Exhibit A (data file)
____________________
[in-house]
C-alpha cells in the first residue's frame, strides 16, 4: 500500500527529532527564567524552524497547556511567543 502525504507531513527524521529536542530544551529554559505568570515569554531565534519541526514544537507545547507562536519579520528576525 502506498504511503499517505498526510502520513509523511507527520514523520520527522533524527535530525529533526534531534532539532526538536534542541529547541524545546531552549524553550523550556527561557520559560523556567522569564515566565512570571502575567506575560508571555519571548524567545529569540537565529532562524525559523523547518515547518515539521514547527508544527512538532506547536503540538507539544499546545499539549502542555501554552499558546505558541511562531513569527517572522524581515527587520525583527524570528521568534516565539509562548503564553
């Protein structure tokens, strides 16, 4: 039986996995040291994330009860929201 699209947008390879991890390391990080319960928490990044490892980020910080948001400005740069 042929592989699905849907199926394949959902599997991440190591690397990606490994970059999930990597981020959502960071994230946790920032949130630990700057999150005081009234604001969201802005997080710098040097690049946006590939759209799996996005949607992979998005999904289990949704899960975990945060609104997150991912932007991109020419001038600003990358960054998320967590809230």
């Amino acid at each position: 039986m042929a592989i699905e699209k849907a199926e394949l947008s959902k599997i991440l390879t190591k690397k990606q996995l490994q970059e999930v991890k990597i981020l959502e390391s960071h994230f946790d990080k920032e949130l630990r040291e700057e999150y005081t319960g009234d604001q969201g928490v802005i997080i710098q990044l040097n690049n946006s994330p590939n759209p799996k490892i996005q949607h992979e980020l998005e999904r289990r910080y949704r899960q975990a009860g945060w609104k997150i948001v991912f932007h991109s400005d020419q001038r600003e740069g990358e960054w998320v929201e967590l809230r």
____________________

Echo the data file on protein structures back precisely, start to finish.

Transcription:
[in-house]
C-alpha cells in the first residue's frame, strides 16, 4: 500500500527529532527564567524552524497547556511567543 502525504507531513527524521529536542530544551529554559505568570515569554531565534519541526514544537507545547507562536519579520528576525 502506498504511503499517505498526510502520513509523511507527520514523520520527522533524527535530525529533526534531534532539532526538536534542541529547541524545546531552549524553550523550556527561557520559560523556567522569564515566565512570571502575567506575560508571555519571548524567545529569540537565529532562524525559523523547518515547518515539521514547527508544527512538532506547536503540538507539544499546545499539549502542555501554552499558546505558541511562531513569527517572522524581515527587520525583527524570528521568534516565539509562548503564553
């Protein structure tokens, strides 16, 4: 039986996995040291994330009860929201 699209947008390879991890390391990080319960928490990044490892980020910080948001400005740069 042929592989699905849907199926394949959902599997991440190591690397990606490994970059999930990597981020959502960071994230946790920032949130630990700057999150005081009234604001969201802005997080710098040097690049946006590939759209799996996005949607992979998005999904289990949704899960975990945060609104997150991912932007991109020419001038600003990358960054998320967590809230």
């Amino acid at each position: 039986m042929a592989i699905e699209k849907a199926e394949l947008s959902k599997i991440l390879t190591k690397k990606q996995l490994q970059e999930v991890k990597i981020l959502e390391s960071h994230f946790d990080k920032e949130l630990r040291e700057e999150y005081t319960g009234d604001q969201g928490v802005i997080i710098q990044l040097n690049n946006s994330p590939n759209p799996k490892i996005q949607h992979e980020l998005e999904r289990r910080y949704r899960q975990a009860g945060w609104k997150i948001v991912f932007h991109s400005d020419q001038r600003e740069g990358e960054w998320v929201e967590l809230r």